Nothing highlights Washington’s sceptical view of the political left like the arrival of Bernie Sanders into the presidential race.

The independent senator from Vermont is typically dismissed as a “ self-described socialist ” by those who doubt America’s appetite for policies seen as mainstream in much of the world but long-regarded as almost unmentionable in the land of the free.

But while even his biggest fans don’t necessarily expect to see the 73-year-old maverick waltzing into the oval office anytime soon, his decision to challenge Hillary Clinton for the 2016 Democratic nomination coincides with rising optimism that their focus on income inequality and campaign finance reform is catching the national mood.

Related: Hillary Clinton: America must confront ‘hard truths about race and justice’

“There is a reason why it’s called economic populism: it’s because it’s popular,” says Charles Chamberlain of Democracy of America, whose 1 million activists support both Sanders and the more reluctant Massachusetts senator Elizabeth Warren, whom they are also encouraging to run.

“It’s a real stretch to say [Sanders] is out of the mainstream; he is very much ahead of the curve when it comes to a lot of politicians in Washington,” argues Chamberlain. “It is Washington DC that is out of touch with where the average American is really at.”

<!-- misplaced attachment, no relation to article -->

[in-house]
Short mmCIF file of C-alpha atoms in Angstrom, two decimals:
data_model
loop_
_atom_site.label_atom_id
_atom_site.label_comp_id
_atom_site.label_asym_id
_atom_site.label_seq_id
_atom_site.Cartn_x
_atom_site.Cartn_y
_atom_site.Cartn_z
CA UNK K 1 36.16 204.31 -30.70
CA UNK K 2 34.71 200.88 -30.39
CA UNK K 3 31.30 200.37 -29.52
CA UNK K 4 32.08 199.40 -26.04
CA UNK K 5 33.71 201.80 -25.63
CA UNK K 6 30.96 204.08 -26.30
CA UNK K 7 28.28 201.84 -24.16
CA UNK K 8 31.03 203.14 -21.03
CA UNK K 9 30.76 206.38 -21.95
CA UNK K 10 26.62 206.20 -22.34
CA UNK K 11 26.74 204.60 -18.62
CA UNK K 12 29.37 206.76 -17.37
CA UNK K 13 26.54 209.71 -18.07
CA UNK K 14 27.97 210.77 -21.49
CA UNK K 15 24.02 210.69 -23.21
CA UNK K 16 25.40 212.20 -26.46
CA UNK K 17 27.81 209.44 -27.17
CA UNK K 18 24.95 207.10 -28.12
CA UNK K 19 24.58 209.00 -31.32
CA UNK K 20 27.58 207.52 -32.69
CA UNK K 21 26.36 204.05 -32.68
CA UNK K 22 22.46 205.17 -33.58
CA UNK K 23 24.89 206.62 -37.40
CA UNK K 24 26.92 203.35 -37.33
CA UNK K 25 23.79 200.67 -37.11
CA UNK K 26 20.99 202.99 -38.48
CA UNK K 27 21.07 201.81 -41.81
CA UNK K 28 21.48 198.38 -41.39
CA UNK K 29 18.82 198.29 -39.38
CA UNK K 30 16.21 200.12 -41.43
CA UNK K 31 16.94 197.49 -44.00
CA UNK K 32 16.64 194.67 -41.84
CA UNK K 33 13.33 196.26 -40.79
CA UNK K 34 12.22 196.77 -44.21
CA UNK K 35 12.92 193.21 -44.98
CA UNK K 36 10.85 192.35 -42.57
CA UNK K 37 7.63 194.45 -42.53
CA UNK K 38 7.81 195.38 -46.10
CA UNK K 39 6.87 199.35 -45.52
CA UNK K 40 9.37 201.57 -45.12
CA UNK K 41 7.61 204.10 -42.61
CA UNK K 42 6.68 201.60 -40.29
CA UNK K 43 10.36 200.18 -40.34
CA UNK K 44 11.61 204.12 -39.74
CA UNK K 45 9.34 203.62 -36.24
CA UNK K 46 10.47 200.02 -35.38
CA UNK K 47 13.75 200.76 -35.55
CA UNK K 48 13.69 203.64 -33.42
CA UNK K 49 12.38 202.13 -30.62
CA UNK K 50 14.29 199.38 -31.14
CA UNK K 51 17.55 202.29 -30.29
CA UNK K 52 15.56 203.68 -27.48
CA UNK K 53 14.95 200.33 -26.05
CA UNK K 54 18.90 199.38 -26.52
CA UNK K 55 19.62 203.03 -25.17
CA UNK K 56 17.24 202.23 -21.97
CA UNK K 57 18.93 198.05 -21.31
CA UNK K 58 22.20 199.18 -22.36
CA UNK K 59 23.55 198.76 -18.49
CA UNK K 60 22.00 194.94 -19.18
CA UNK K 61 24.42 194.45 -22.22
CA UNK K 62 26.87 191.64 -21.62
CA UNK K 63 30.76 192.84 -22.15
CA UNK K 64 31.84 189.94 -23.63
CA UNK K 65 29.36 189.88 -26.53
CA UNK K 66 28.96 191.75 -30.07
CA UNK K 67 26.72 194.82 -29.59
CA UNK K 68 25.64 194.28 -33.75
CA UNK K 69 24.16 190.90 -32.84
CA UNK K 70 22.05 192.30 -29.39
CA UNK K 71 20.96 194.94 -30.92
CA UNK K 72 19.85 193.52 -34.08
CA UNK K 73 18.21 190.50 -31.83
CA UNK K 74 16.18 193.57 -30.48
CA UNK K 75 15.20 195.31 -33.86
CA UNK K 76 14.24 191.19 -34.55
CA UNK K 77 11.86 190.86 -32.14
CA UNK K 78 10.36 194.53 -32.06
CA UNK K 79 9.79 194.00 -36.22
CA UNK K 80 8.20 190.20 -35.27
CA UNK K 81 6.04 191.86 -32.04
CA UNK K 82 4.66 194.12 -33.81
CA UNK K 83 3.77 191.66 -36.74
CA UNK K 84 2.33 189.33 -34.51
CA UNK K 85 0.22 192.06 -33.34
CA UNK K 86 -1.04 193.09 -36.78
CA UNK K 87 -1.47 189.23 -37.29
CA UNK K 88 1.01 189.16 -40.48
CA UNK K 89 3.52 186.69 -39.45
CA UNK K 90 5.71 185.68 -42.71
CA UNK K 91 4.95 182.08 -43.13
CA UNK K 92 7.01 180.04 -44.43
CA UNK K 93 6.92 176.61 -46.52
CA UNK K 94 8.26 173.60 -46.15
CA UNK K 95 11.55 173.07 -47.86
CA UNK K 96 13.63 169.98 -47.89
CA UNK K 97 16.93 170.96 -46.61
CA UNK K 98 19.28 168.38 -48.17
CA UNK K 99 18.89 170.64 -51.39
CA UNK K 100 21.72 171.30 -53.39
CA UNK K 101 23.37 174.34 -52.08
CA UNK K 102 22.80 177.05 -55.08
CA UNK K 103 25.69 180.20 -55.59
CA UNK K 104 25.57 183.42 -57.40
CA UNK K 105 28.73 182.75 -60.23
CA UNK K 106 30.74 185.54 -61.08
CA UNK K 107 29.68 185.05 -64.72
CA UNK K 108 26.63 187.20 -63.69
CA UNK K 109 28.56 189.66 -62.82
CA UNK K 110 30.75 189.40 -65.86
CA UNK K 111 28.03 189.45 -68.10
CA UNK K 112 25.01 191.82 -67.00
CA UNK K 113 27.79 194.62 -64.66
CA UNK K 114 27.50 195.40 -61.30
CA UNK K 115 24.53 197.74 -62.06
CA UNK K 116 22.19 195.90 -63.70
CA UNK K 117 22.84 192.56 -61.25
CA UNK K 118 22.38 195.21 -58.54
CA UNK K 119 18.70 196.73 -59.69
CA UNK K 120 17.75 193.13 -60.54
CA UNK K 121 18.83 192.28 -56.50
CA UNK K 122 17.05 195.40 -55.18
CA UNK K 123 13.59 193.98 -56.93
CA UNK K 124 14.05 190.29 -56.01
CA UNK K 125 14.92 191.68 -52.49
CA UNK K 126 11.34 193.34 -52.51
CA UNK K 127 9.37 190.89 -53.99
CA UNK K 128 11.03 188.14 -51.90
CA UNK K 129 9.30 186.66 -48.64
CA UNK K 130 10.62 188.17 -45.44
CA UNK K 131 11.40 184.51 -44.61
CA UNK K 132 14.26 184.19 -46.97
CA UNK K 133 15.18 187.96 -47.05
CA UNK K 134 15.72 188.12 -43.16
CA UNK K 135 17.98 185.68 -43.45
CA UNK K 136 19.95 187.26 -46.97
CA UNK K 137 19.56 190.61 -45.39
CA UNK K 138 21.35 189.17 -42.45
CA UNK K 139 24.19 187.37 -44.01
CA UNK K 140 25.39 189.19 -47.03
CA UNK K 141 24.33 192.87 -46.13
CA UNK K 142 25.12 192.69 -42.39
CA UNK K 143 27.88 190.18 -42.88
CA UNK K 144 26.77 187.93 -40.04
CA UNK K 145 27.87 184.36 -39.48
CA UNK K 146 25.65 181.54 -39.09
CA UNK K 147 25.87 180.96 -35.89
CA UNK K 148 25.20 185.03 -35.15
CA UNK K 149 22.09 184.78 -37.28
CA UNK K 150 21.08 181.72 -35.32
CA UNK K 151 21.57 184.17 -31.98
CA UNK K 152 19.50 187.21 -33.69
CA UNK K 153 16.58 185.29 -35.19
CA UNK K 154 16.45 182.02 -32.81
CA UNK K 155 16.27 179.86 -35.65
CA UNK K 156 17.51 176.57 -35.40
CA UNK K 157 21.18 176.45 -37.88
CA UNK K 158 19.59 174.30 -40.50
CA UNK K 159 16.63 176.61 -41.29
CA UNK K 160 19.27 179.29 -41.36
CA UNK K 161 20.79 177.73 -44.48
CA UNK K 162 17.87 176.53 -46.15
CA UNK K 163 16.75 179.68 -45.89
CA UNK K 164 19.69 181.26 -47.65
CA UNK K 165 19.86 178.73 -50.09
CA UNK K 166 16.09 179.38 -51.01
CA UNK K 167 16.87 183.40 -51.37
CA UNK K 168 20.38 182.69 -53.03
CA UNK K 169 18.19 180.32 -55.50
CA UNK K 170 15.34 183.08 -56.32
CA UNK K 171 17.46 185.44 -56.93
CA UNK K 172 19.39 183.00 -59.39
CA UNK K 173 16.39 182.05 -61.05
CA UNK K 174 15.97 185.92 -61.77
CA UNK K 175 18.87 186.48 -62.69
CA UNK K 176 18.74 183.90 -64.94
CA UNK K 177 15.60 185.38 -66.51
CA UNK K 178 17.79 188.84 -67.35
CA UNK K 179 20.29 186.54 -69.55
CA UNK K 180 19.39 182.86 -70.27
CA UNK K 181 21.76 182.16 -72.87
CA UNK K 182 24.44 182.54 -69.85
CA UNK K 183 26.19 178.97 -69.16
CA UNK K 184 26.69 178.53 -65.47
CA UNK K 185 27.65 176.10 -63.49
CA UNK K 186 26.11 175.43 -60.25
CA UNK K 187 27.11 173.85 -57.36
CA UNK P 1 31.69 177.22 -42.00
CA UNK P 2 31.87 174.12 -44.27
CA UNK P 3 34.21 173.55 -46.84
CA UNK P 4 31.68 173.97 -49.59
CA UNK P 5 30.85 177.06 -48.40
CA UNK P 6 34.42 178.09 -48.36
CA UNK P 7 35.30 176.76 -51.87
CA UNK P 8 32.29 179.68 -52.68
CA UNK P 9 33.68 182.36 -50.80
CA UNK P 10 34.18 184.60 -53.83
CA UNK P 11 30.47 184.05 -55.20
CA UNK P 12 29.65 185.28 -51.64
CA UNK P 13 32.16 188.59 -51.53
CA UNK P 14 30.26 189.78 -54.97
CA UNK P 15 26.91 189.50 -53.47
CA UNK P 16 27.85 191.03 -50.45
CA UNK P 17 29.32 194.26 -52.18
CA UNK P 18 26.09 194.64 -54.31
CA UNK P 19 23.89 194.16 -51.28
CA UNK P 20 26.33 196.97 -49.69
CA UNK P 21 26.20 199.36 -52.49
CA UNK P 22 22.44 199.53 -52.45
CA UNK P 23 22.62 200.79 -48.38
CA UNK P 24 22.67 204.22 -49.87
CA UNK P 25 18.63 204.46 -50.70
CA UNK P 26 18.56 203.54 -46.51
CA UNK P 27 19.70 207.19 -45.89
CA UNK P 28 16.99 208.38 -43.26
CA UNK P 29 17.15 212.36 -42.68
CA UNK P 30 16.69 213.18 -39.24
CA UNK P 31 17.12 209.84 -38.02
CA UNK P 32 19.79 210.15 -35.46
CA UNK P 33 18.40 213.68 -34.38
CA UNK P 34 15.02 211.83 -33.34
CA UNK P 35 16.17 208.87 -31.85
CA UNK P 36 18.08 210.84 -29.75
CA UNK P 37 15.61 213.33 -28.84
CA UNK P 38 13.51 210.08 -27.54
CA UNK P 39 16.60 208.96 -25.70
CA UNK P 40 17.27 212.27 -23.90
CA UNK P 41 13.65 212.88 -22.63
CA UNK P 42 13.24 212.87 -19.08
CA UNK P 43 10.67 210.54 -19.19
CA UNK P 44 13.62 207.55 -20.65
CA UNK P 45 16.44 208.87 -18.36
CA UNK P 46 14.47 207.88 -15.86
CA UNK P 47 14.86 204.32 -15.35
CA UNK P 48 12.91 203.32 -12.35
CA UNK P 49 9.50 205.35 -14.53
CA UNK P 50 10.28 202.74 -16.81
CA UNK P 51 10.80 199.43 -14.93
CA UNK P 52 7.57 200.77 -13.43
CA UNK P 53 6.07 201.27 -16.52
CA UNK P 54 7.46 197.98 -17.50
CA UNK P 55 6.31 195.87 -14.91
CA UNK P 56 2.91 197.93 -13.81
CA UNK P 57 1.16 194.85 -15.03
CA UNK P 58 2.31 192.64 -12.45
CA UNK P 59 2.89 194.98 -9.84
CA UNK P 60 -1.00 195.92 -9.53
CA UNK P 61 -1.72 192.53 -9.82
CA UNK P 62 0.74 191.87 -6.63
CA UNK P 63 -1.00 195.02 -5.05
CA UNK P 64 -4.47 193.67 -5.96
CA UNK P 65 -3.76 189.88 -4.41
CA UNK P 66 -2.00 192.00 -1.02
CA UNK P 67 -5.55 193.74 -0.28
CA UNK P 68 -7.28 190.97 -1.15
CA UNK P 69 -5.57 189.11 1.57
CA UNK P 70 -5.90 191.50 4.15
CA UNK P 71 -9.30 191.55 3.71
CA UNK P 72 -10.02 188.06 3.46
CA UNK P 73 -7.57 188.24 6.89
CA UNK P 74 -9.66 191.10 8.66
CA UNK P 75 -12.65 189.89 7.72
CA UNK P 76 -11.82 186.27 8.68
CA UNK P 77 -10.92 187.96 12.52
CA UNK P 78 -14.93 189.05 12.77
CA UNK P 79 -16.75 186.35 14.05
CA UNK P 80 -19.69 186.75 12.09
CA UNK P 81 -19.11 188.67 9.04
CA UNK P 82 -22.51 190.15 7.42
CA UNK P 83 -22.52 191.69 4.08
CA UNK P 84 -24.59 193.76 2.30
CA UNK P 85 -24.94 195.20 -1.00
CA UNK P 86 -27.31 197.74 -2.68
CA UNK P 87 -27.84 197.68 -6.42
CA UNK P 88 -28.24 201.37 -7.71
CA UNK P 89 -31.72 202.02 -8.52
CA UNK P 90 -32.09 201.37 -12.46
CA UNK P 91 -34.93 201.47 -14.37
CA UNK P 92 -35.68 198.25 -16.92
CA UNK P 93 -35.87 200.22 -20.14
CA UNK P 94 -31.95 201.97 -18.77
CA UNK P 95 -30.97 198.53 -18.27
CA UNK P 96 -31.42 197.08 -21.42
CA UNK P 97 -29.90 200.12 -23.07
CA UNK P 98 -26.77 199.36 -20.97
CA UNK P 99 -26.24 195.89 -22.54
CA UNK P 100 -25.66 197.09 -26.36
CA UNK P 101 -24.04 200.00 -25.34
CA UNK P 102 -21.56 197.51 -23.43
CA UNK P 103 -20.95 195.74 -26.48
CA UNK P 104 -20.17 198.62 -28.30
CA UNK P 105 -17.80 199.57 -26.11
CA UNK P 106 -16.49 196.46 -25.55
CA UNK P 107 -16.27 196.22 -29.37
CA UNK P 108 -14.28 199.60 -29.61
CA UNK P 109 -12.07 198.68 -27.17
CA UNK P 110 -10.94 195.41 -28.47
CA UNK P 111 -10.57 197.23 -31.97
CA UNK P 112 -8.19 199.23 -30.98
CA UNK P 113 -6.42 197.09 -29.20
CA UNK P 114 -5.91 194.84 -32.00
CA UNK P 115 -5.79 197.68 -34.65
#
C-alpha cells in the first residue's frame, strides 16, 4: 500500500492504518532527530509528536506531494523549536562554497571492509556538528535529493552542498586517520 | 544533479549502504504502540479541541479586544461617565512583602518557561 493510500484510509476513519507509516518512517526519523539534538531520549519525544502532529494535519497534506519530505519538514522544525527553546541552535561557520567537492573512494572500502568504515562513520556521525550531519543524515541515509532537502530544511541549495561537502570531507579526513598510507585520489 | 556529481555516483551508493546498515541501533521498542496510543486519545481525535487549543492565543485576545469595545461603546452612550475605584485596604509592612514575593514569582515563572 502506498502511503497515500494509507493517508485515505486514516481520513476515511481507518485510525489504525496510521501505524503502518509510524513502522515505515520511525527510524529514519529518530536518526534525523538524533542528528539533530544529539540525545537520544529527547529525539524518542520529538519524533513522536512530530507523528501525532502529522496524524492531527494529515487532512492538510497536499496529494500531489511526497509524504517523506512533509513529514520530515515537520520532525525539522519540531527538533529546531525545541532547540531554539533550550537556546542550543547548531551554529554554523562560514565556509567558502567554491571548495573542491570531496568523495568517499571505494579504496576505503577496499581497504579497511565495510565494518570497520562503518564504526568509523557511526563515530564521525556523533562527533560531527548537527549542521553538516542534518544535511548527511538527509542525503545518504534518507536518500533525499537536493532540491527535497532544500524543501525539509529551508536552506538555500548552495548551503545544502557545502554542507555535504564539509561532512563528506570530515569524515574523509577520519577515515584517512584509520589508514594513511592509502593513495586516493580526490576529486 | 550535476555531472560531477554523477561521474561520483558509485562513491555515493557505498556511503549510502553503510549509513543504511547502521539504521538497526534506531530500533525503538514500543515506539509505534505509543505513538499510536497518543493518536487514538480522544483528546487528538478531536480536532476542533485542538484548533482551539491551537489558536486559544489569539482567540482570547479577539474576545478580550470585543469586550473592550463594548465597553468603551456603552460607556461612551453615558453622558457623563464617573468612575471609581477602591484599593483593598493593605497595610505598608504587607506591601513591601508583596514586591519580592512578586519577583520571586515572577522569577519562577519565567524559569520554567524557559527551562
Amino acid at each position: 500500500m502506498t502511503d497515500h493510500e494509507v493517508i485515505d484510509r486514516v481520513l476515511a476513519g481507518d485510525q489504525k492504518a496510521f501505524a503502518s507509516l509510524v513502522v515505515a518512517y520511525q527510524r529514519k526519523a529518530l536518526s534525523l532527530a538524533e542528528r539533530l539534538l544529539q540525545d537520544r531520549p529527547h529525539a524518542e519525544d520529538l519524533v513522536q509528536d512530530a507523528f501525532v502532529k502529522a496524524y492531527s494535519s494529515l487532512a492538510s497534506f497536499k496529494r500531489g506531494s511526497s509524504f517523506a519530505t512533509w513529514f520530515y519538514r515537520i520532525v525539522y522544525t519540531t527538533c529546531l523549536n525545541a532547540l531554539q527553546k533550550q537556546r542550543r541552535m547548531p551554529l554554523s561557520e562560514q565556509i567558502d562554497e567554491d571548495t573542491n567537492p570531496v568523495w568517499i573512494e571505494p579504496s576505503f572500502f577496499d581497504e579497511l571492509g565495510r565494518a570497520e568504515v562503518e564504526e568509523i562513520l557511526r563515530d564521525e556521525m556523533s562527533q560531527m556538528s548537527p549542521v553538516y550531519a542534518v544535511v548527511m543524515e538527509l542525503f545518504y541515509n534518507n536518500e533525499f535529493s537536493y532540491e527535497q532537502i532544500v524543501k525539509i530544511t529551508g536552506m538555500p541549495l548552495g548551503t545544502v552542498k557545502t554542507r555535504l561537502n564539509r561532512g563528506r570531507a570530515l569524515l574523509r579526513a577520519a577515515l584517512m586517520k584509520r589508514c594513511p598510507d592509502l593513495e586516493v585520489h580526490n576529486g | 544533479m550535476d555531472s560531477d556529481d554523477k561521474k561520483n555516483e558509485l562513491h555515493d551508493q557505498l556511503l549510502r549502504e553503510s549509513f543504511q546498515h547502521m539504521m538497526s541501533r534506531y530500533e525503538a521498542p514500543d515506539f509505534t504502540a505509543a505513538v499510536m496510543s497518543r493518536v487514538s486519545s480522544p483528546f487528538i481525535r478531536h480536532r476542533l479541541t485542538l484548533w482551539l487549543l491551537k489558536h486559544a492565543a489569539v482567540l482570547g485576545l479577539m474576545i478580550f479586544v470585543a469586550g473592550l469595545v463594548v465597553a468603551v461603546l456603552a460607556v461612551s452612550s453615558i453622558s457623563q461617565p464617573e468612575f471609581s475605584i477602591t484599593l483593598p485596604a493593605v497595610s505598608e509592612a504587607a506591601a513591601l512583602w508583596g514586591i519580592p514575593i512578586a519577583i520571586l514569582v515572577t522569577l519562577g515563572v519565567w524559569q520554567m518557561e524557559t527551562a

For this reason, many progressive activists rankle at the description of their members and favoured candidates as leftwing.

“I don’t call ourselves ‘left’ and part of the reason is the centre of the country agrees with us,” claims Adam Green, co-founder of Progressive Change Campaign Committee.

He argues that the surprise decision of Clinton to champion many of the same themes as Warren and Sanders shows such views are now mainstream among Democrats, and the only question is how forcefully Clinton will follow through with policy.

Related: Elizabeth Warren on Hillary Clinton’s embrace of her populist message: ‘Eh’

“The shift in direction of the Democratic party is now coming to a close with the victory of the Warren wing,” claims Green. “It is now about a scale – do we go big or settle for smaller changes?”